President Obama's only Latino cabinet nominee, Thomas Perez, cleared a key procedural hurdle in the Senate on Wednesday, putting him on track to be confirmed as labor secretary.
The Senate voted 60-40 to cut off debate on Perez's nomination, the minimum amount of votes needed to avoid a filibuster. Six Republicans voted to advance Perez, joining all 54 senators who caucus with Democrats. Senators are expected to officially confirm Perez on Thursday.
Perez will be the only Latino to serve in Obama's cabinet. He will replace former Labor Secretary Hilda Solis, who resigned in January. The only other Latino member of Obama's cabinet, Interior Secretary Ken Salazar, stepped down in April.
Nominated in March, Perez faced a tough confirmation fight in the Senate. Republicans held up his nomination over questions about his record as a civil rights official at the Justice Department.
Sen. Marco Rubio (R-Fla.) took to the Senate floor earlier on Wednesday, calling on his colleagues to continue to block Perez's nomination. Rubio said Perez failed to comply with an investigation by House Oversight Committee Chairman Darrell Issa (R-Calif.) into his tenure at the Justice Department.
"Labor nominee Perez has flat out simply ignored House subpoena for emails in which he conducted official business on his private email," Rubio tweeted. "Terrible 'deal' to preserve filibuster now leads to almost certain confirmation of Labor secretary who is hiding info from congress."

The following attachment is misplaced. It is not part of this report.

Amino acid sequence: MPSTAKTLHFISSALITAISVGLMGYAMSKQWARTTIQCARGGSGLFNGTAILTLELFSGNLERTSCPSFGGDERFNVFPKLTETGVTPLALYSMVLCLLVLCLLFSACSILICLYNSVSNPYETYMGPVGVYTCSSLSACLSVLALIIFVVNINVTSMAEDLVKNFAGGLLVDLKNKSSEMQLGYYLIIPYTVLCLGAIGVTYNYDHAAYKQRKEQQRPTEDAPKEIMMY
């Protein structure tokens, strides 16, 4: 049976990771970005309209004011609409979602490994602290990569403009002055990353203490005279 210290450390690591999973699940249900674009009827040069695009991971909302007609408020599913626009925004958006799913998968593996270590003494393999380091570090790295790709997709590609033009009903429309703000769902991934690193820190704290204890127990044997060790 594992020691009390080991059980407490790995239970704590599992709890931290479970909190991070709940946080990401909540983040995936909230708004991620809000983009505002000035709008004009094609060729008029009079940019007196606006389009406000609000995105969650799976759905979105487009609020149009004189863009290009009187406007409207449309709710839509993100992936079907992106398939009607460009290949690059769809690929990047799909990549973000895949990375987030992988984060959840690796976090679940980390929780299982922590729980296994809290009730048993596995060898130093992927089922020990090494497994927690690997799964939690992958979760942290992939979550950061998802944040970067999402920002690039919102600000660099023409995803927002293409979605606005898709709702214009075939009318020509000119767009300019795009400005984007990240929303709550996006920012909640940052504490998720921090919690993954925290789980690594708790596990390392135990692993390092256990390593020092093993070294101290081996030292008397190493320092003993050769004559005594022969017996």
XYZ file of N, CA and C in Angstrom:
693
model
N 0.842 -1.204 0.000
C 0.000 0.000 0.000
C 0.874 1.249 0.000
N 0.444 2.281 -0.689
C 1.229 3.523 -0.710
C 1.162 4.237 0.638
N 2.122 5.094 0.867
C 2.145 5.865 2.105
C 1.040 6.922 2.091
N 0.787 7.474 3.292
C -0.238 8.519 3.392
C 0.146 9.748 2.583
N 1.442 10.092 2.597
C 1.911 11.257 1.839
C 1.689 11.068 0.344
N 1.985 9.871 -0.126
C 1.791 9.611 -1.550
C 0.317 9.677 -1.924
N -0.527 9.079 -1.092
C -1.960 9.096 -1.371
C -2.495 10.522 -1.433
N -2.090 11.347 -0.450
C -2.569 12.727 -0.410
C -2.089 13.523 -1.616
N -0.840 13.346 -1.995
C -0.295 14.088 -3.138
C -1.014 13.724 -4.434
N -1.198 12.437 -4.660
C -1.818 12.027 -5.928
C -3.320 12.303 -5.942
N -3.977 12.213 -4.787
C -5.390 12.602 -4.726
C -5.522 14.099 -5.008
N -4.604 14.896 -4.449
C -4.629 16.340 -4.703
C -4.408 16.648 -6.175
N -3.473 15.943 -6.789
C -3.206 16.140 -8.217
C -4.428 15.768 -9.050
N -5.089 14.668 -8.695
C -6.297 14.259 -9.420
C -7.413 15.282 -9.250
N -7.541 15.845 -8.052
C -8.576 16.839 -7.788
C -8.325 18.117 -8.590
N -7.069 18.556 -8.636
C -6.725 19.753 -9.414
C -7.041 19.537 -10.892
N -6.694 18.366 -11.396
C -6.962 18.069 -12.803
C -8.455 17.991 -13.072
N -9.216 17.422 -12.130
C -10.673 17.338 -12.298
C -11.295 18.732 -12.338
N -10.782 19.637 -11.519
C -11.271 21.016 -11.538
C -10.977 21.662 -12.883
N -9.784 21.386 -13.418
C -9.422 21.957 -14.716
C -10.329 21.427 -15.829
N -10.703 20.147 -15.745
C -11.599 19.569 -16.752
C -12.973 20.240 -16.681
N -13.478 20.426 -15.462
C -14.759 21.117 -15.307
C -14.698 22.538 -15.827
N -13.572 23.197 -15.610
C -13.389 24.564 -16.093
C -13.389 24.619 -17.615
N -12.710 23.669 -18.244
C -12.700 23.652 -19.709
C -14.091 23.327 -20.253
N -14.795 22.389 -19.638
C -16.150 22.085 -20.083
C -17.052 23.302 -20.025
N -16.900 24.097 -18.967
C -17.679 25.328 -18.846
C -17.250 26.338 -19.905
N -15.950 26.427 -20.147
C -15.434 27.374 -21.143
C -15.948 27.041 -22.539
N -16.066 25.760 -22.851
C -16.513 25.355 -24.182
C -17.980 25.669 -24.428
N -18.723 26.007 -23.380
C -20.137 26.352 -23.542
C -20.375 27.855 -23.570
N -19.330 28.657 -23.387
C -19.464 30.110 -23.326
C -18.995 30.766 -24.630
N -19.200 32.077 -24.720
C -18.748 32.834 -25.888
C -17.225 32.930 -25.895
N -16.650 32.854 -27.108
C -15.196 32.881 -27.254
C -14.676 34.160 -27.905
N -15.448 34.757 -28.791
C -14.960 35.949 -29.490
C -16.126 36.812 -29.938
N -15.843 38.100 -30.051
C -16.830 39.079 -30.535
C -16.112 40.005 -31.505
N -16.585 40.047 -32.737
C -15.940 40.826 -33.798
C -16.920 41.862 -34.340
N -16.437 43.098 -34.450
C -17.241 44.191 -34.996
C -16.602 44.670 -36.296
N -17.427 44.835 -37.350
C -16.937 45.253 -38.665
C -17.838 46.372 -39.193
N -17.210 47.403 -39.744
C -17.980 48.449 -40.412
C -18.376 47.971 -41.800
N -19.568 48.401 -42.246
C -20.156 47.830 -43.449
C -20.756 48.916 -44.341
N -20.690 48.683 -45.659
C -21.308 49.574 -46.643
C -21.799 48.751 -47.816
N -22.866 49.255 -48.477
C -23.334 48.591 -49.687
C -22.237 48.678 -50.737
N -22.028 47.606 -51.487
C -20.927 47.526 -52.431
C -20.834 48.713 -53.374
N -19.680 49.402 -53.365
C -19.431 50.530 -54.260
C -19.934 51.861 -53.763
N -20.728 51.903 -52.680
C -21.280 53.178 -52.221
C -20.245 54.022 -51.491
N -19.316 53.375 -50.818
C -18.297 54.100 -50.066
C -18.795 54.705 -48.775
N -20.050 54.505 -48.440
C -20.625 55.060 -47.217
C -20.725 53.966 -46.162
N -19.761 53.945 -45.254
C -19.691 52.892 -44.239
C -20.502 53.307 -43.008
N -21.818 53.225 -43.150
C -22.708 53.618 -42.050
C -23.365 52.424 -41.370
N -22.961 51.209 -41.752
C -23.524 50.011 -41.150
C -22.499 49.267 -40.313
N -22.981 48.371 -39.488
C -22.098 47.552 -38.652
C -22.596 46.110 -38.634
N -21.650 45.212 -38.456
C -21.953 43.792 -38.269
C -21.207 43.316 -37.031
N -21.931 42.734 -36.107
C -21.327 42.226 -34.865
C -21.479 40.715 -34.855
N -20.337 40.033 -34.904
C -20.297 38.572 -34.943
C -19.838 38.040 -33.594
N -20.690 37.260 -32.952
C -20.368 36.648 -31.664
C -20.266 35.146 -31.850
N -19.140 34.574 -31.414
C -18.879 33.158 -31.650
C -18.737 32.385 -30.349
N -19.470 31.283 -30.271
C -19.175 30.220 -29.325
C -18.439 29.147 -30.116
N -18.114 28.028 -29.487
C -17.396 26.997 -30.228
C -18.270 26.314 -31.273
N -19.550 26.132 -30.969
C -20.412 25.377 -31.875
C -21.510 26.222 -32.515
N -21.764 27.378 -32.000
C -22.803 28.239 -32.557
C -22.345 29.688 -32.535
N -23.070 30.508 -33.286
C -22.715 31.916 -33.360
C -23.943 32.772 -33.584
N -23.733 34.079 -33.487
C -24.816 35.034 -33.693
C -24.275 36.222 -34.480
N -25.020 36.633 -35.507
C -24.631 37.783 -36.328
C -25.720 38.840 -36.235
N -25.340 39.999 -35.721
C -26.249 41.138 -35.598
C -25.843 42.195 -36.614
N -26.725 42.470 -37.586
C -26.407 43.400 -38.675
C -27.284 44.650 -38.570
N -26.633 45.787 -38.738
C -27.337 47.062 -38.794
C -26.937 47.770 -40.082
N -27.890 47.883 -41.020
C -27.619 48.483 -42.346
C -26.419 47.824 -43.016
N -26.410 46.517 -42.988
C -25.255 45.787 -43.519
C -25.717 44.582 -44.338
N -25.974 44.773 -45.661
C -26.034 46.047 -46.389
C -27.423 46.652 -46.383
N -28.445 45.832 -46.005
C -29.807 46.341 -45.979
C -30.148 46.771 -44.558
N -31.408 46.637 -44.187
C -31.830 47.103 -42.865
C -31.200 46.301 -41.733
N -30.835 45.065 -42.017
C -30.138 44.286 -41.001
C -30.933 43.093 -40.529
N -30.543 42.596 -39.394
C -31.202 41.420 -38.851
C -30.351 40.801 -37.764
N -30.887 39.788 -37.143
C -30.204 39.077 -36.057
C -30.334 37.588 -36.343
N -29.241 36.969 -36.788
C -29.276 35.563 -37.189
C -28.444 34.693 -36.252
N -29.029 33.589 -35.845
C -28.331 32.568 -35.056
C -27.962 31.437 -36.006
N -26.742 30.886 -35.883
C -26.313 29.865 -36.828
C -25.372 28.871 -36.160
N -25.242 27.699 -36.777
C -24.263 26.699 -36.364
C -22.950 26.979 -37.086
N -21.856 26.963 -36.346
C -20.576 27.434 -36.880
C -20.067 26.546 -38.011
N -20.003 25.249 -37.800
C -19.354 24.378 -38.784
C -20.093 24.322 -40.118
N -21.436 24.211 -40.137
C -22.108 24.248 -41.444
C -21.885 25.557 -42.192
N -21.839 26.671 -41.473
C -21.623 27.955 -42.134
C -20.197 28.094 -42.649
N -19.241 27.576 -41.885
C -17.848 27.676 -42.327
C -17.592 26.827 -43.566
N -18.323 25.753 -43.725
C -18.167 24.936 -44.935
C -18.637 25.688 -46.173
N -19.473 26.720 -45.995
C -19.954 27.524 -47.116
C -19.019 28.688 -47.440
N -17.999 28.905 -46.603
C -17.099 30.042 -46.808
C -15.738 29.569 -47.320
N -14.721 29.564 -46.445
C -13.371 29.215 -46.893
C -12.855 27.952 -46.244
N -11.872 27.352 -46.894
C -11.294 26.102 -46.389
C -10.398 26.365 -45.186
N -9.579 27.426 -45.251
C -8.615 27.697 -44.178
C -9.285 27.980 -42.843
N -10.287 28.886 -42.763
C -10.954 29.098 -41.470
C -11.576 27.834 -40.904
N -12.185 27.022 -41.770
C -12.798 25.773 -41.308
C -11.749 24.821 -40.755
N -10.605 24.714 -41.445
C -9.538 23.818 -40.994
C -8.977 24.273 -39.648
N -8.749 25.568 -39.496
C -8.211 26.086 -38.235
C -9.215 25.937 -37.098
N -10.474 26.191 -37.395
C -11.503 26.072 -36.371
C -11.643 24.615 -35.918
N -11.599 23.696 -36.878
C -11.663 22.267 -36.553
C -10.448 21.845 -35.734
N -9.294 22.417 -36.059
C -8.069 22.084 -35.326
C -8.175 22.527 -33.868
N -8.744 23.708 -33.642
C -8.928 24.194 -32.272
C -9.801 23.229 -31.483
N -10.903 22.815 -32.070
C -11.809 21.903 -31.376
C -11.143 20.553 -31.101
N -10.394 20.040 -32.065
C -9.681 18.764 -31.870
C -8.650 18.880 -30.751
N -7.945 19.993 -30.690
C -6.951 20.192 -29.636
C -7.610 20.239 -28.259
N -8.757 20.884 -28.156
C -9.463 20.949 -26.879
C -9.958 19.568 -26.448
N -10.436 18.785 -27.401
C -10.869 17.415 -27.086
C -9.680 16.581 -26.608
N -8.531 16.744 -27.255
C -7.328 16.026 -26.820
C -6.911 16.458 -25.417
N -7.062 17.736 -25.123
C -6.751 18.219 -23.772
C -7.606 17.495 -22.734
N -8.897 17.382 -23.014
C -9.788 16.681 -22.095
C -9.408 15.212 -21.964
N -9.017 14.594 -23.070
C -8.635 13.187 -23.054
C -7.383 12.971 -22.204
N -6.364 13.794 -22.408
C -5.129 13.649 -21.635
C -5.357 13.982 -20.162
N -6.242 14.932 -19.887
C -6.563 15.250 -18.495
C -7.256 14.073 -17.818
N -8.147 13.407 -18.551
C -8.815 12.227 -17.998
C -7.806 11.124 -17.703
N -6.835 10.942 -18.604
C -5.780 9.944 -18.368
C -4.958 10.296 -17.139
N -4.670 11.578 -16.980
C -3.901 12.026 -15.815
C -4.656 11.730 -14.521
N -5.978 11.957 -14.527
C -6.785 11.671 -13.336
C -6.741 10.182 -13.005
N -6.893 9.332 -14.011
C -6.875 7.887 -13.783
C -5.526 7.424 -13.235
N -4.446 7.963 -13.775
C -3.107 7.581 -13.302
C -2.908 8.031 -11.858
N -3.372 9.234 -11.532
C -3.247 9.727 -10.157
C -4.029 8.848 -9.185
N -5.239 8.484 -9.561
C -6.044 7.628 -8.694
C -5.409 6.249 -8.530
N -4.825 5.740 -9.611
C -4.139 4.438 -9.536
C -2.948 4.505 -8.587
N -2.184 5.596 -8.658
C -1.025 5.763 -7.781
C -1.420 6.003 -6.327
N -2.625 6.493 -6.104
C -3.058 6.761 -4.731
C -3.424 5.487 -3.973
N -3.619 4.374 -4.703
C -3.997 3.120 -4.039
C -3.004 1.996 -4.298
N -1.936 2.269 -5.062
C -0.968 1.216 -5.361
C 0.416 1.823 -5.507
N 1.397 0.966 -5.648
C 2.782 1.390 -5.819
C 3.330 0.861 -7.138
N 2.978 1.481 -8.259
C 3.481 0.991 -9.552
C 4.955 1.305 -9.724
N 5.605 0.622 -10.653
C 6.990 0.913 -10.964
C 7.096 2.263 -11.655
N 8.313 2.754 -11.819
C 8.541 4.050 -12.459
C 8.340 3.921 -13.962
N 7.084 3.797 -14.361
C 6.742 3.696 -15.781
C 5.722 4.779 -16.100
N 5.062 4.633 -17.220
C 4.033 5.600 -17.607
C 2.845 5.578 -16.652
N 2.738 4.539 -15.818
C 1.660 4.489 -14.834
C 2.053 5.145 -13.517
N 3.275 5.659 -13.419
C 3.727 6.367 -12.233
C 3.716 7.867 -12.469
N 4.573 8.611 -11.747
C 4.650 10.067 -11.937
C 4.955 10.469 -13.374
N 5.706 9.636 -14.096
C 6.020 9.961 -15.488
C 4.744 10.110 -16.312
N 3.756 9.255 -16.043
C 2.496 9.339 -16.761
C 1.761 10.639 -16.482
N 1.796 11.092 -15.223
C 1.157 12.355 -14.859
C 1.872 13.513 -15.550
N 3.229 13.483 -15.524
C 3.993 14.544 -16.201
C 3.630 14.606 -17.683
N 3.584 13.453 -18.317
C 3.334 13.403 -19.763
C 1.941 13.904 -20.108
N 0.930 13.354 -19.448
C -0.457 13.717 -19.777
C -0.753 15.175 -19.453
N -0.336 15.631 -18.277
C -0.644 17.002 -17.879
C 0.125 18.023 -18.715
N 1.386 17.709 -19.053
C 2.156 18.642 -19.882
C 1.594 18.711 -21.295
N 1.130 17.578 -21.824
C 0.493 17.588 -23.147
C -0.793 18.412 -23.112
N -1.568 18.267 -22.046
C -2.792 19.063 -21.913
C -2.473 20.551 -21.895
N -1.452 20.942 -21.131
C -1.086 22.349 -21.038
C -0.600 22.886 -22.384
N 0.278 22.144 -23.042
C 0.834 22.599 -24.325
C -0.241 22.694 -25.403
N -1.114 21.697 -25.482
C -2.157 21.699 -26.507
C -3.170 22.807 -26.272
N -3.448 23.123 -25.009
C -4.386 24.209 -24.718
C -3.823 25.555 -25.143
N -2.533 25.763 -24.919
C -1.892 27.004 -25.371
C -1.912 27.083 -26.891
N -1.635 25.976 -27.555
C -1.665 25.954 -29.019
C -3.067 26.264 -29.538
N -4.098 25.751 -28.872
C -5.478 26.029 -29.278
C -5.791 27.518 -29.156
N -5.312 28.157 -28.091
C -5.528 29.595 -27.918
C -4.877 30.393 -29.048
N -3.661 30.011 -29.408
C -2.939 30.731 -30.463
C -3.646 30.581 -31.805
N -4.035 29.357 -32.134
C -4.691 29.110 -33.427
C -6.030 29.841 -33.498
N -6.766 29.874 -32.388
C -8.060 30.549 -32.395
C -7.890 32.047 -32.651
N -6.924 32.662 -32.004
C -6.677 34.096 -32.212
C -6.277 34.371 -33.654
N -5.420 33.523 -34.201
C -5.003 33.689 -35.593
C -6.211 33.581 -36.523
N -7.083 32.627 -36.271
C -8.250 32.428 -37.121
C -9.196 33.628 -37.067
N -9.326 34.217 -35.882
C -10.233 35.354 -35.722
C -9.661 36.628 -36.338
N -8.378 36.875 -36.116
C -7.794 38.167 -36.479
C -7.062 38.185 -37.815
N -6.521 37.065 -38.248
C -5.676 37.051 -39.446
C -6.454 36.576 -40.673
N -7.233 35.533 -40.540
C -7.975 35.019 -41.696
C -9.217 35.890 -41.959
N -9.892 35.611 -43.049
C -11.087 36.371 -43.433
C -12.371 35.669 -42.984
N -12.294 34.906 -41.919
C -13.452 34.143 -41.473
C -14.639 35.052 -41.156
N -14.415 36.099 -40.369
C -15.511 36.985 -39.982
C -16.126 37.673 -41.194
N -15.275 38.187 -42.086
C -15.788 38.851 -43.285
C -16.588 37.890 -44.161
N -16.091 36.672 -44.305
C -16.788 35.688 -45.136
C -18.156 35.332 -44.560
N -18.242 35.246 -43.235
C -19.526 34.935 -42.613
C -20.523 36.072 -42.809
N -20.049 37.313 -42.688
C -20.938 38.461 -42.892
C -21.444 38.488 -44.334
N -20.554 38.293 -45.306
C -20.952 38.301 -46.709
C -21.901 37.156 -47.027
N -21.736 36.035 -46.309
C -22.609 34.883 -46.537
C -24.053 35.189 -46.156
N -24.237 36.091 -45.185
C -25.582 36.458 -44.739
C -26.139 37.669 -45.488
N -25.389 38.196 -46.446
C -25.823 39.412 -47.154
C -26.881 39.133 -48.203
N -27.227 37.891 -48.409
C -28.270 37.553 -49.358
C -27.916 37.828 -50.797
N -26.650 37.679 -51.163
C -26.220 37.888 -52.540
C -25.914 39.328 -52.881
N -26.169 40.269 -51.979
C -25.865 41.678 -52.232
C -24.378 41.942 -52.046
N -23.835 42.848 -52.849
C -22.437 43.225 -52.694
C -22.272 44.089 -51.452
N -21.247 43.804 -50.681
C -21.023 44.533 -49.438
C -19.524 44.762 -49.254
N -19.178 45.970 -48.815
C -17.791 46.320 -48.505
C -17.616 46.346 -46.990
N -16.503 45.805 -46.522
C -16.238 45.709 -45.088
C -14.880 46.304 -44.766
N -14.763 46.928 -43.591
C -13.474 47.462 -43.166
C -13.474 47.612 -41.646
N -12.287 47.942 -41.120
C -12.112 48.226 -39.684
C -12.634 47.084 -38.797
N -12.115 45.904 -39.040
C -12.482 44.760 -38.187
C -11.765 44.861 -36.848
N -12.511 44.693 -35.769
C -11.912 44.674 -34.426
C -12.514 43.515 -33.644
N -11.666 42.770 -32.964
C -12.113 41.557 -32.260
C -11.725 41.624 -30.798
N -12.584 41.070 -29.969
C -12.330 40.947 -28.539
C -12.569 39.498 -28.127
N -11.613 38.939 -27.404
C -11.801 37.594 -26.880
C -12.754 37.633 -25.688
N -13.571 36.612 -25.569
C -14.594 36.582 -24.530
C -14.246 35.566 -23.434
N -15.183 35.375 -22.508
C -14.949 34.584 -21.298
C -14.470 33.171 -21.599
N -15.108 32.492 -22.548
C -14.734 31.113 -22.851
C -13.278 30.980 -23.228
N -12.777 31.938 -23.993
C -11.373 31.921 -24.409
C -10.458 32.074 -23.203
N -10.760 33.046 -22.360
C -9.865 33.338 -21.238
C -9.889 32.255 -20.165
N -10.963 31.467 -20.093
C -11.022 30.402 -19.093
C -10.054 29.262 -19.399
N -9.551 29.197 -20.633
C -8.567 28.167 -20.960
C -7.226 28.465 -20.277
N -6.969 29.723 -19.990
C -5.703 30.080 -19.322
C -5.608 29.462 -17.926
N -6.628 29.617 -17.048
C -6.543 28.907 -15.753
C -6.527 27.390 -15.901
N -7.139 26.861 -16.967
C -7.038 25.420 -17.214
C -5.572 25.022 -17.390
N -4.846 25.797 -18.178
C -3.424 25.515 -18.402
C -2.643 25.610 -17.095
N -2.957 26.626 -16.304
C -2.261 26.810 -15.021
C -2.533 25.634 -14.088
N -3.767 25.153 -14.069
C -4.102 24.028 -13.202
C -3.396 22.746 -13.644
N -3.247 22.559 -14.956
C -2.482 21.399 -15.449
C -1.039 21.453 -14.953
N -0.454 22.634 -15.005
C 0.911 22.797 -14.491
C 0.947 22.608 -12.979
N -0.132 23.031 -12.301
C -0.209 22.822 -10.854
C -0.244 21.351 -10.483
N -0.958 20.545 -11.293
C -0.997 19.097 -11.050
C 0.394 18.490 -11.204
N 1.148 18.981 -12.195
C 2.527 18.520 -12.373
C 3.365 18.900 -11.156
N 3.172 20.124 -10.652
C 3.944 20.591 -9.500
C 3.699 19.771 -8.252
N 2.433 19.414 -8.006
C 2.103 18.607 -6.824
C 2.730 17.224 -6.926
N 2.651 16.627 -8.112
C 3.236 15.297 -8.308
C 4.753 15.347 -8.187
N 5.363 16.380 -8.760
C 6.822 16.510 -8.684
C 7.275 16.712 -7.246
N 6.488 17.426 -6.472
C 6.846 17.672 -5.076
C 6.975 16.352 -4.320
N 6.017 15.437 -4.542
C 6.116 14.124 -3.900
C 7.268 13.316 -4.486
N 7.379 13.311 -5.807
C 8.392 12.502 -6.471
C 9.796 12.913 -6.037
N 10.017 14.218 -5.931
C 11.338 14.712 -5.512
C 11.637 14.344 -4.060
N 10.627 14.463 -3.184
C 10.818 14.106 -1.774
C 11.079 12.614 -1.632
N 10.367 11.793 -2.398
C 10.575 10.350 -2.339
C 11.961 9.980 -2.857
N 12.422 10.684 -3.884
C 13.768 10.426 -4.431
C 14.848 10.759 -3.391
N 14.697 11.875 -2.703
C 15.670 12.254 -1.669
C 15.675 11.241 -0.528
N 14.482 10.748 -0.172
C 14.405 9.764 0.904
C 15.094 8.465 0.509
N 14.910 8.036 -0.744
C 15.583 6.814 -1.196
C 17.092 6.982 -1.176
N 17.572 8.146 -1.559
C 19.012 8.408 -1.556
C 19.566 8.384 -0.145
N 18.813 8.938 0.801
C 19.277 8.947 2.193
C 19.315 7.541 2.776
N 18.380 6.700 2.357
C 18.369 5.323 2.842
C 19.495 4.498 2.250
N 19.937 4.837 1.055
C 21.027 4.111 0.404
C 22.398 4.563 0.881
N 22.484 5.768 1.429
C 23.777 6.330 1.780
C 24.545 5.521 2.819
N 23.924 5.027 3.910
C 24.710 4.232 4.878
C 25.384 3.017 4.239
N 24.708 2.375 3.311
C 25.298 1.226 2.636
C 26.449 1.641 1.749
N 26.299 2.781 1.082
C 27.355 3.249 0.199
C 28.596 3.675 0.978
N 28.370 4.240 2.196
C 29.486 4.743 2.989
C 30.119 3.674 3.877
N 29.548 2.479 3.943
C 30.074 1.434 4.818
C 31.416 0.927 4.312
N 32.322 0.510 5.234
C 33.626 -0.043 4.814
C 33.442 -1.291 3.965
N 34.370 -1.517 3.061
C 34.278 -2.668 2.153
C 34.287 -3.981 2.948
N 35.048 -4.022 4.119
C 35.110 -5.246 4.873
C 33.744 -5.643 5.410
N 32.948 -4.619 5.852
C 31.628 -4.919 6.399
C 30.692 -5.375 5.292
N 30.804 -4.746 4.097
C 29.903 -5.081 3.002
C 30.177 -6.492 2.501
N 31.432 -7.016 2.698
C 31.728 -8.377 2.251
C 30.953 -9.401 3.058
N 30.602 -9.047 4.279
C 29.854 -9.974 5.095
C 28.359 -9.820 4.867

Perez's nomination was cleared only after senators reached a deal this week to vote on several of Obama's long-stalled executive branch nominees. Rubio lamented the razor-thin margin on the vote to cut off debate over Perez.
"If just one more Republican Senator had voted against cutting off debate, we could have stopped nomination of Obama labor nominee #surrender," he tweeted.
Sen. Tom Harkin (D-Iowa) defended Perez on the floor, saying he complied with requests for background information.
"The contentions made by the senator from Florida are just absolutely wrong," Harkin said, according to Politico.
Now, Perez is virtually assured to become a member of Obama's cabinet. But Latino advocacy groups won't be completely satisfied. The National Hispanic Leadership Agenda sent Obama a letter in January urging him to pick three Latino cabinet nominees. The president will proceed with his second term with just one.